Loving and using lavender in cooking kept me busy as I wait for my scheduled transplant. During this even more intense quarantine, harvesting and drying lavender and other herbs has been a blessing. This got me outside and moving in our backyard and enjoying fresh air and sweet scents in our garden. Soon I would be cooking with and enjoying these herbs. Naturally, I would need to “harvest” recipes for herbs de Provence and lemon/lavender muffins and a delightful addition, lavender tea. Finally, I blended my herbs and baked and shared goodies with husband Jim and friends who gave them rave reviews. Next adventure– I also enjoyed experimenting with lavender tea. Take a look at my herbal journey.
Harvesting lavender and herbs
1. On a sunny, dry morning, at around ten o’ clock, I began harvesting herbs. The plants would be at their daily peak, and the midday heat and sunlight would not blast away their essential oils.
Preparing the lavender and herbs
Next, I must prepare the herbs that would join the lavender in a mixture called herbs de Provence, a French herbal blend.
2. I removed any discolored leaves
3. I stripped and set aside all other leaves from the bottom of each herb’s stem. This prevents mold as the stems are bound together.
Binding and drying the herbs
4. I laid the more delicate stems of thyme, the thick leaves of sage, and reserved leaves on a paper towel on a pie plate or cookie sheet.
5. Then I bound the stems of each herb variety with rubber bands. These would be hung upside down in individual brown paper bags that would keep the herbs dust free and would also contain any leaves that fell away from the stems.
6. Finally, I dried all the herbs in a cook, dark, airy guest bedroom or hung them in the hallway.
Lavender and creating herbs de Provence
I found various recipes with widely varying ingredients for this traditional French mixture. Ultimately, I settled on the one that included the herbs I have on hand: rosemary, fennel seeds, tarragon, basil, thyme, marjoram, and lavender. Though I did not have all the herbs contained in this particular recipe, in the spirit of 2020 “Make Do,” I plunged ahead. Here’s the rest of this process.
1. Assemble herbs and strip leaves from their stems. Dispose of the stems.
2. Place the appropriate portion of each herb in a herb grinder or food processor. I also experimented with an old fashioned mortar and pestle. (Note: Given that Jim and I are empty-nesters, I cut the recipe in half. This quantity will do until next year’s harvest.)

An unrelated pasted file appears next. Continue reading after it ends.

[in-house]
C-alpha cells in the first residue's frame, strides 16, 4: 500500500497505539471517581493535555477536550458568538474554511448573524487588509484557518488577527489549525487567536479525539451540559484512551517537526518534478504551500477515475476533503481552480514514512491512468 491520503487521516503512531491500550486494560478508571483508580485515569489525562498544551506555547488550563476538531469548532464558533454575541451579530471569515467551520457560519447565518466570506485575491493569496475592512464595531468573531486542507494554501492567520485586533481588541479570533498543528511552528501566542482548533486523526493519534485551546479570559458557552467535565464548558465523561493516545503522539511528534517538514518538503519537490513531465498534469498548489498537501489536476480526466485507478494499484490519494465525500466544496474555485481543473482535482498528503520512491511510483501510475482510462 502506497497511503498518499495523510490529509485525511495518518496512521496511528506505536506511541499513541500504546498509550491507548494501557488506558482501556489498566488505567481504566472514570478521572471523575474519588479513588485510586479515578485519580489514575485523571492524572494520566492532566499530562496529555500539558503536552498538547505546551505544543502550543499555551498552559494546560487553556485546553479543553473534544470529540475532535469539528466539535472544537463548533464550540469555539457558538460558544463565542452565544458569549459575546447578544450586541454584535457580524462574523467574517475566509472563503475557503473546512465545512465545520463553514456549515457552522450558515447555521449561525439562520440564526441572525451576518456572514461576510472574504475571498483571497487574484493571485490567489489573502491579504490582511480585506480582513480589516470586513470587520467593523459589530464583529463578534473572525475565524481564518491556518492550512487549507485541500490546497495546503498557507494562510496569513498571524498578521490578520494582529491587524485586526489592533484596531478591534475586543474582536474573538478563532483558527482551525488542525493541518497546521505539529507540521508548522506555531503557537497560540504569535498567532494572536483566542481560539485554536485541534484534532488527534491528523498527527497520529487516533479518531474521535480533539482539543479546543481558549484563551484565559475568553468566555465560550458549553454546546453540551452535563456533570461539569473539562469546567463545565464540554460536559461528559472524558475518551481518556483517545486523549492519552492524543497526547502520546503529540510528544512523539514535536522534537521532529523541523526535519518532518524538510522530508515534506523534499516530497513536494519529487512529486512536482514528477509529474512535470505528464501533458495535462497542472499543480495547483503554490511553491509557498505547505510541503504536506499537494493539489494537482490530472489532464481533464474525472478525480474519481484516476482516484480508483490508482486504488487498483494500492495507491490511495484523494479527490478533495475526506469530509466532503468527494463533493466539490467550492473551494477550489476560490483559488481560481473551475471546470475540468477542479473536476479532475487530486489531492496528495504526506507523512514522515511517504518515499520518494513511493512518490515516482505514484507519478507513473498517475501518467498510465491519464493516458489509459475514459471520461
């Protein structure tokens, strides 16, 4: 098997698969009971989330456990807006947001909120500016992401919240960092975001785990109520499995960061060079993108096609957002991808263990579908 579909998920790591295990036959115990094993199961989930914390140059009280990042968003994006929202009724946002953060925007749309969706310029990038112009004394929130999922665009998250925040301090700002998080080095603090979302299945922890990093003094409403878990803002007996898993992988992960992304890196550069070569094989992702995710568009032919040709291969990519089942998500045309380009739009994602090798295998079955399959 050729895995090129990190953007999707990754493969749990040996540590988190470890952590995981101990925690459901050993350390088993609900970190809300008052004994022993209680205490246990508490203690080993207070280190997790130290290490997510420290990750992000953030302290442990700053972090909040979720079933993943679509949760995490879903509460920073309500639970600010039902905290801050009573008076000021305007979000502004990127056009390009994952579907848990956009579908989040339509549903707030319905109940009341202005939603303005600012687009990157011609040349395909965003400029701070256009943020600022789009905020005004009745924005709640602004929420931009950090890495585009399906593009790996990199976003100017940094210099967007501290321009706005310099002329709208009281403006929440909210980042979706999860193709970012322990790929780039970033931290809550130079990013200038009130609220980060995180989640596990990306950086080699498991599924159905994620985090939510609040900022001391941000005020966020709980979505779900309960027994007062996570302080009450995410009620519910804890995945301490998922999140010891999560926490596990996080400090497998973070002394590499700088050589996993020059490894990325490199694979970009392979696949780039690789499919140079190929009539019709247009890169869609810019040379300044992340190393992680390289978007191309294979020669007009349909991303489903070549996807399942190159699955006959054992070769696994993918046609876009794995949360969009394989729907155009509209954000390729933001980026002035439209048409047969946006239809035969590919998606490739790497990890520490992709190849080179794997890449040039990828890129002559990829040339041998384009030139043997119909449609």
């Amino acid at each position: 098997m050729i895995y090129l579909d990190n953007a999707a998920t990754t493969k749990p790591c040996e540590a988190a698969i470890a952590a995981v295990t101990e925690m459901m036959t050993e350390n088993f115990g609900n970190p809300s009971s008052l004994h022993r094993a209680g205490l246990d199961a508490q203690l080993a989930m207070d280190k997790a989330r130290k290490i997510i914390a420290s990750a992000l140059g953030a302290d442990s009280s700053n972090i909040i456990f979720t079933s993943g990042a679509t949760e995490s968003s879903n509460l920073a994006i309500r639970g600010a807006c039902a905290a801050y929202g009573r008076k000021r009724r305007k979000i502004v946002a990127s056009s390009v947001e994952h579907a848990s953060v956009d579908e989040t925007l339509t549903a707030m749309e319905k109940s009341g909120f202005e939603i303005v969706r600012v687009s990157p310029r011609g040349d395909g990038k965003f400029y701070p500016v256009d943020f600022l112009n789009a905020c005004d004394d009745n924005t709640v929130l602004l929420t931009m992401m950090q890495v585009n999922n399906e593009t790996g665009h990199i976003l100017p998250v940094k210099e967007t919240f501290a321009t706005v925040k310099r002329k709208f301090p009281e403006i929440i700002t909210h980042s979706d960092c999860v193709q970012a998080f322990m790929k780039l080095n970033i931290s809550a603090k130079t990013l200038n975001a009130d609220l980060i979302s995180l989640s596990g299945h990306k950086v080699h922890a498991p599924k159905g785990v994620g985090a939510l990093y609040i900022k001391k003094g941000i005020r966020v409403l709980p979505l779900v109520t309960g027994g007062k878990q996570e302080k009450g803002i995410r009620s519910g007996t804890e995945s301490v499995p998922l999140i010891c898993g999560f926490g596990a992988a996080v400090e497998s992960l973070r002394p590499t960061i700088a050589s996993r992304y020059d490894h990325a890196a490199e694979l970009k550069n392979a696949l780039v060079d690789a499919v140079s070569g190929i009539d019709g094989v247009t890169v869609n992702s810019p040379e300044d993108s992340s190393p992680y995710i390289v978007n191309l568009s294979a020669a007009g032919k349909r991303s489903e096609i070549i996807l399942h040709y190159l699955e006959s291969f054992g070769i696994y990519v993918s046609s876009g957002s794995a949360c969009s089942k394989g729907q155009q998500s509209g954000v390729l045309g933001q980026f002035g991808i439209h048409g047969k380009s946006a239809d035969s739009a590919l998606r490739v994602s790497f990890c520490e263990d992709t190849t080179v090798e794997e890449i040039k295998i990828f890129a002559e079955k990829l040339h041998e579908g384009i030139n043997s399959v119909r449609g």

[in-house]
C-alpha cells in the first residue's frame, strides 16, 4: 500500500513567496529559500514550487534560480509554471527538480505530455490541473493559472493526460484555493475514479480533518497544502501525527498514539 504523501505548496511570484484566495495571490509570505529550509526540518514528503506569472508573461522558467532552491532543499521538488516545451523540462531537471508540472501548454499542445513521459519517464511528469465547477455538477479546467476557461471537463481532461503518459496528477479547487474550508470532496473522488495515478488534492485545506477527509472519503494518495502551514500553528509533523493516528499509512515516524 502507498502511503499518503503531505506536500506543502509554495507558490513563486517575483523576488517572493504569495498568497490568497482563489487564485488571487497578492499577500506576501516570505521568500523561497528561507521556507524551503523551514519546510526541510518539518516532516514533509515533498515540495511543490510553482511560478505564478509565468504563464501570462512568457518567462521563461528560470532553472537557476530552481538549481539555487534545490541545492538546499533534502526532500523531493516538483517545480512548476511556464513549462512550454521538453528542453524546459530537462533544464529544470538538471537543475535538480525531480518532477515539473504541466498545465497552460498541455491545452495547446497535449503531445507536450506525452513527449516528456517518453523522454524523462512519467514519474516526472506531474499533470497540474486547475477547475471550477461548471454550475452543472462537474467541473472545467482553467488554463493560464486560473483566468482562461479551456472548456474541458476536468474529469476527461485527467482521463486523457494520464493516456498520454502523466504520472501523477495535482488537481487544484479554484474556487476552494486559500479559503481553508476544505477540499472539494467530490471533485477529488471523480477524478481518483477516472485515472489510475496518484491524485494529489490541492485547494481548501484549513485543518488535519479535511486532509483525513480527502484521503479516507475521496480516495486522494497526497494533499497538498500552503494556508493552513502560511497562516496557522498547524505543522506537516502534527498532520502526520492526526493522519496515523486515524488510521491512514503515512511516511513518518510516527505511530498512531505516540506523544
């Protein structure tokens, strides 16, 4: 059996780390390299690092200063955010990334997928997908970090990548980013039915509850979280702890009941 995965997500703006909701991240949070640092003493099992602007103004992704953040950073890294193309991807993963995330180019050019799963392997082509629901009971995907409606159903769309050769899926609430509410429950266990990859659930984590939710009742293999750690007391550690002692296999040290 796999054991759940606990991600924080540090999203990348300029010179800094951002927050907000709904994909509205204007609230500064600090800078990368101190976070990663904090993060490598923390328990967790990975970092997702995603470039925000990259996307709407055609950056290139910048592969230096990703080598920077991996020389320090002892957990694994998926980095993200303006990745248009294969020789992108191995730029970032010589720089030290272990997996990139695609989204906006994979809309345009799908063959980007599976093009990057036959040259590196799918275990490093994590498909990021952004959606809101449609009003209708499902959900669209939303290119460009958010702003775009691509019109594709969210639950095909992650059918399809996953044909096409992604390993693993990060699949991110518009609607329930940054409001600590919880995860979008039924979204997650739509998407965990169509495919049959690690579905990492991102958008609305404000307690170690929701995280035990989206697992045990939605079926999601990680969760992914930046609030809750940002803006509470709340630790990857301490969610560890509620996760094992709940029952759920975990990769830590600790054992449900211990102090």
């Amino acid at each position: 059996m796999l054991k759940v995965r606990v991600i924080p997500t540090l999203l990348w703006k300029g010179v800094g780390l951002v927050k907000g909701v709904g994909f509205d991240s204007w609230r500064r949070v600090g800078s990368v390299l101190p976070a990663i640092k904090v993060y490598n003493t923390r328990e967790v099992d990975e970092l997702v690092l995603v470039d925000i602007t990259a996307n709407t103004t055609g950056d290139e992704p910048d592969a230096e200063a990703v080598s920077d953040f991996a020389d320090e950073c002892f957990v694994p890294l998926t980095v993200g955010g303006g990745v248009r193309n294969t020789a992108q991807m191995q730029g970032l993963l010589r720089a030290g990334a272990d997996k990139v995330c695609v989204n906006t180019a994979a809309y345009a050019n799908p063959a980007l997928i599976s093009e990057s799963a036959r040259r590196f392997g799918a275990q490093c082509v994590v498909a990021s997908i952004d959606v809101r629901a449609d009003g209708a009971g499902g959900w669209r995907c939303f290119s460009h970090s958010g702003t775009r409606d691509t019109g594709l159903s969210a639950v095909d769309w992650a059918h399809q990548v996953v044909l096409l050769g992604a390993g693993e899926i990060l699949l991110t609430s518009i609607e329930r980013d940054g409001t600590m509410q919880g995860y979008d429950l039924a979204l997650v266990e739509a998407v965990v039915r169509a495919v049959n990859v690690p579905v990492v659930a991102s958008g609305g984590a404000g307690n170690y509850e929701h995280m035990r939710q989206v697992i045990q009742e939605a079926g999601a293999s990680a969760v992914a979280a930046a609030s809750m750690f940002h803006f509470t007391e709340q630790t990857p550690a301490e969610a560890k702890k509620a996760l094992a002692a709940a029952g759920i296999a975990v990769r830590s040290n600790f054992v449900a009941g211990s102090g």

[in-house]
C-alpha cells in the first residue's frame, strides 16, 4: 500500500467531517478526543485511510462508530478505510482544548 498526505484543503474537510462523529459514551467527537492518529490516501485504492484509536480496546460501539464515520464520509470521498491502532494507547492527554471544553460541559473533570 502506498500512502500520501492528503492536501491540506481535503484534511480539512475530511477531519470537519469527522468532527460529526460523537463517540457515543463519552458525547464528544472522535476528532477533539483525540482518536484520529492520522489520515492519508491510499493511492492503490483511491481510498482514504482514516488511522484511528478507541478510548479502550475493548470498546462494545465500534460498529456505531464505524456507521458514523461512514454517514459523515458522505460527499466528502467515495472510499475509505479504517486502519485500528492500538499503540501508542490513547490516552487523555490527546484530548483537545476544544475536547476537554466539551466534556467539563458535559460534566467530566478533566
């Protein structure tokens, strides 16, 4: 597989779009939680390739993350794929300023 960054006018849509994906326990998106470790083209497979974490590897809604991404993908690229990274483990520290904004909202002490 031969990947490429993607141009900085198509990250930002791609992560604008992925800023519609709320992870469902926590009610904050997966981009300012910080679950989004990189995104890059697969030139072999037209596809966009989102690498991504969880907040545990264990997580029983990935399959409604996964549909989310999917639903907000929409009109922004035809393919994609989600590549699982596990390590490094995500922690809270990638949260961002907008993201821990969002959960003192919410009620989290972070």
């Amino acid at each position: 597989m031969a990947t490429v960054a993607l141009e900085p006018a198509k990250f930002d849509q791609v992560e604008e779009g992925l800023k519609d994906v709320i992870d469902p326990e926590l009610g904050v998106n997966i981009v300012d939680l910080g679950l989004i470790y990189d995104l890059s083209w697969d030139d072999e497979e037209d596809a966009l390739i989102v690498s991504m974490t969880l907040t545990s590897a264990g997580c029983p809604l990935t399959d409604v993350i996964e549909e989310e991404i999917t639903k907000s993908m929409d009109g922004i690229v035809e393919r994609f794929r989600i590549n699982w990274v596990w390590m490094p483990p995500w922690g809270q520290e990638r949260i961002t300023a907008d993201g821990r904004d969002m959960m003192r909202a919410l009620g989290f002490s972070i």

3. Grind the rosemary and fennel seed.
4. Blend the remaining ingredients and place in jar. Compared to commercial blends, my homemade mixture is much more pungent. I am excited to include a smaller amount to soups, stews and gravies. In this case, a little dab will do us.
Lavender is one of many edible flowers that can be used as garnishes or included in recipes. I eagerly searched for an appealing recipe for lemon/lavender muffins. I settled on the one by AZPARZYCH that included the instruction to blend the lavender buds with sugar and to strain out the large bits of flower. Therefore, the resulting muffins had a delicate, subtle flavor. Finally, since we limit sugar in our diet, we settled on a subtle dusting of sugar, rather than dipping each muffin top in butter and then rolling it in sugar.
I found numerous appealing recipes for lavender tea. However, I also noticed a caution for people who have pollen allergies. I have mild allergies, and while I enjoyed the subtle refreshing flavor, I thought I noticed a slight throat scratchiness. I erred on the side of caution. With the looming transplant, I am inclined to be more careful. I like it well enough to try a sip later on. I do advise experimenting with a smaller quantity and adjusting to your personal taste.
Lavender history and lore
Lavender was an extremely valuable plant in ancient Greece and Rome. People willing to grow and reap it were able to command a high price, because it was believed that highly poisonous asps would make their nests under this shrub!
In the Middle Ages, lavender was a luxury item, stuffed in satin cushions for royalty.
Lavender’s clean scent and antiseptic properties made it ideal for cleaning musty sick rooms and scenting laundry rinse water.
The herb was used to dress battlefield wounds until World War I.
The pale purple flower was an ingredient in smelling salts.
In the Elizabethan era, a cap woven of lavender stalks was prescribed as a headache remedy
From The Complete Herb Book, by Maggie Stuckey.